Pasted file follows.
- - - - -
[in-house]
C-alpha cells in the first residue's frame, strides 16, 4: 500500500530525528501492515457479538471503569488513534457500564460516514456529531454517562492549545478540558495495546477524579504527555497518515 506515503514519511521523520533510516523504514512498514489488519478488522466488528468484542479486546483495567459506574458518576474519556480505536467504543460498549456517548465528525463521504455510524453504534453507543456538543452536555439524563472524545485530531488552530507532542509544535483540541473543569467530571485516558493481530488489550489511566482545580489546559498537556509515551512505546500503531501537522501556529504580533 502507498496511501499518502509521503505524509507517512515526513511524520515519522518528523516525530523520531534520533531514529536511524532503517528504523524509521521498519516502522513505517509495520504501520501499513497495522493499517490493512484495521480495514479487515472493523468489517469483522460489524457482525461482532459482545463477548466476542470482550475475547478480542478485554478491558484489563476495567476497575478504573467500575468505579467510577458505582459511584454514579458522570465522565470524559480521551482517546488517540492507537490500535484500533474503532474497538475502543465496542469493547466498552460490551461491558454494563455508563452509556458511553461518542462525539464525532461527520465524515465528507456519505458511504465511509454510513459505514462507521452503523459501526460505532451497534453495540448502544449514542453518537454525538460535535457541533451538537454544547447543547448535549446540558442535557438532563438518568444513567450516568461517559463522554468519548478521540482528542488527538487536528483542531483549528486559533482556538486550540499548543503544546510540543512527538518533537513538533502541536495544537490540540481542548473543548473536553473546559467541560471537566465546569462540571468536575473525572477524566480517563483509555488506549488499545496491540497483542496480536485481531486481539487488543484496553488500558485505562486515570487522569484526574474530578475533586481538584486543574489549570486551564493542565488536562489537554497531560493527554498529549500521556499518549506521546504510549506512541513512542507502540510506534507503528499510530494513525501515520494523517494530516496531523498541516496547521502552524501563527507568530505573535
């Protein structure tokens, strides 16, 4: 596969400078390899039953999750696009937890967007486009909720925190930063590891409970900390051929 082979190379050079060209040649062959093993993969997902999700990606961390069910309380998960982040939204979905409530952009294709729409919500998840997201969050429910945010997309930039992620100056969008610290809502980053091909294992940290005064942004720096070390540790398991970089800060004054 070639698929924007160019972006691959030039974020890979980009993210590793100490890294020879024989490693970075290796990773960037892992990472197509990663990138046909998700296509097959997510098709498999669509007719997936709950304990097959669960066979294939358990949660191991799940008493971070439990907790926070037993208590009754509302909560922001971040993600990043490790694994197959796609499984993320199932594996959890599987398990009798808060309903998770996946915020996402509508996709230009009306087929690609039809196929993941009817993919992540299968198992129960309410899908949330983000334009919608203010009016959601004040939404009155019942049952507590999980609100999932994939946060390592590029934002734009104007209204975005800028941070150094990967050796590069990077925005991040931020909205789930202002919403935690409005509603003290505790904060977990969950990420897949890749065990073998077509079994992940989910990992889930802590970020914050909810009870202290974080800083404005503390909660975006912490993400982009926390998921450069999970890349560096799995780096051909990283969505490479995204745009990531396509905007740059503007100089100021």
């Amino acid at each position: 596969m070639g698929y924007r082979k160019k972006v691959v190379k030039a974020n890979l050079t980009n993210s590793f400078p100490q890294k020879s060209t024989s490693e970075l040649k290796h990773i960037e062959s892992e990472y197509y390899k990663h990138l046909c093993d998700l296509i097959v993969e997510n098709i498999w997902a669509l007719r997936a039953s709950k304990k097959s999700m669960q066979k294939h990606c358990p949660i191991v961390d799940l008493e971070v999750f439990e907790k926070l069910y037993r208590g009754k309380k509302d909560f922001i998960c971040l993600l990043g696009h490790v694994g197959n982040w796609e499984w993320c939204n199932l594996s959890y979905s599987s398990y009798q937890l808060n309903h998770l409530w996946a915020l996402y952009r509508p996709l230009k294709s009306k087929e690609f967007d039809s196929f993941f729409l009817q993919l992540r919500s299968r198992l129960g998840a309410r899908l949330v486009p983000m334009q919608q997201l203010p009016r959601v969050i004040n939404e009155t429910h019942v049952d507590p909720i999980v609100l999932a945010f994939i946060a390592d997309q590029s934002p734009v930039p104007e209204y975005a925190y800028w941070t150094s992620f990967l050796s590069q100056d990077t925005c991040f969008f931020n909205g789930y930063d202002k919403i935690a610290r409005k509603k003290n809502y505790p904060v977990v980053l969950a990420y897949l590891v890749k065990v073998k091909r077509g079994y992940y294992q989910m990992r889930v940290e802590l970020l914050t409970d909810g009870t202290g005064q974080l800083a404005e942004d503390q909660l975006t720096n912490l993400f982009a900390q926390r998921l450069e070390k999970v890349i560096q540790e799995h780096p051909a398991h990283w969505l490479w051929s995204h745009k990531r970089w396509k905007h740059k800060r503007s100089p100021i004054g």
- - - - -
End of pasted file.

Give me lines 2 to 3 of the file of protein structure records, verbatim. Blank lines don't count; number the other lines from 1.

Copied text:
C-alpha cells in the first residue's frame, strides 16, 4: 500500500530525528501492515457479538471503569488513534457500564460516514456529531454517562492549545478540558495495546477524579504527555497518515 506515503514519511521523520533510516523504514512498514489488519478488522466488528468484542479486546483495567459506574458518576474519556480505536467504543460498549456517548465528525463521504455510524453504534453507543456538543452536555439524563472524545485530531488552530507532542509544535483540541473543569467530571485516558493481530488489550489511566482545580489546559498537556509515551512505546500503531501537522501556529504580533 502507498496511501499518502509521503505524509507517512515526513511524520515519522518528523516525530523520531534520533531514529536511524532503517528504523524509521521498519516502522513505517509495520504501520501499513497495522493499517490493512484495521480495514479487515472493523468489517469483522460489524457482525461482532459482545463477548466476542470482550475475547478480542478485554478491558484489563476495567476497575478504573467500575468505579467510577458505582459511584454514579458522570465522565470524559480521551482517546488517540492507537490500535484500533474503532474497538475502543465496542469493547466498552460490551461491558454494563455508563452509556458511553461518542462525539464525532461527520465524515465528507456519505458511504465511509454510513459505514462507521452503523459501526460505532451497534453495540448502544449514542453518537454525538460535535457541533451538537454544547447543547448535549446540558442535557438532563438518568444513567450516568461517559463522554468519548478521540482528542488527538487536528483542531483549528486559533482556538486550540499548543503544546510540543512527538518533537513538533502541536495544537490540540481542548473543548473536553473546559467541560471537566465546569462540571468536575473525572477524566480517563483509555488506549488499545496491540497483542496480536485481531486481539487488543484496553488500558485505562486515570487522569484526574474530578475533586481538584486543574489549570486551564493542565488536562489537554497531560493527554498529549500521556499518549506521546504510549506512541513512542507502540510506534507503528499510530494513525501515520494523517494530516496531523498541516496547521502552524501563527507568530505573535
């Protein structure tokens, strides 16, 4: 596969400078390899039953999750696009937890967007486009909720925190930063590891409970900390051929 082979190379050079060209040649062959093993993969997902999700990606961390069910309380998960982040939204979905409530952009294709729409919500998840997201969050429910945010997309930039992620100056969008610290809502980053091909294992940290005064942004720096070390540790398991970089800060004054 070639698929924007160019972006691959030039974020890979980009993210590793100490890294020879024989490693970075290796990773960037892992990472197509990663990138046909998700296509097959997510098709498999669509007719997936709950304990097959669960066979294939358990949660191991799940008493971070439990907790926070037993208590009754509302909560922001971040993600990043490790694994197959796609499984993320199932594996959890599987398990009798808060309903998770996946915020996402509508996709230009009306087929690609039809196929993941009817993919992540299968198992129960309410899908949330983000334009919608203010009016959601004040939404009155019942049952507590999980609100999932994939946060390592590029934002734009104007209204975005800028941070150094990967050796590069990077925005991040931020909205789930202002919403935690409005509603003290505790904060977990969950990420897949890749065990073998077509079994992940989910990992889930802590970020914050909810009870202290974080800083404005503390909660975006912490993400982009926390998921450069999970890349560096799995780096051909990283969505490479995204745009990531396509905007740059503007100089100021």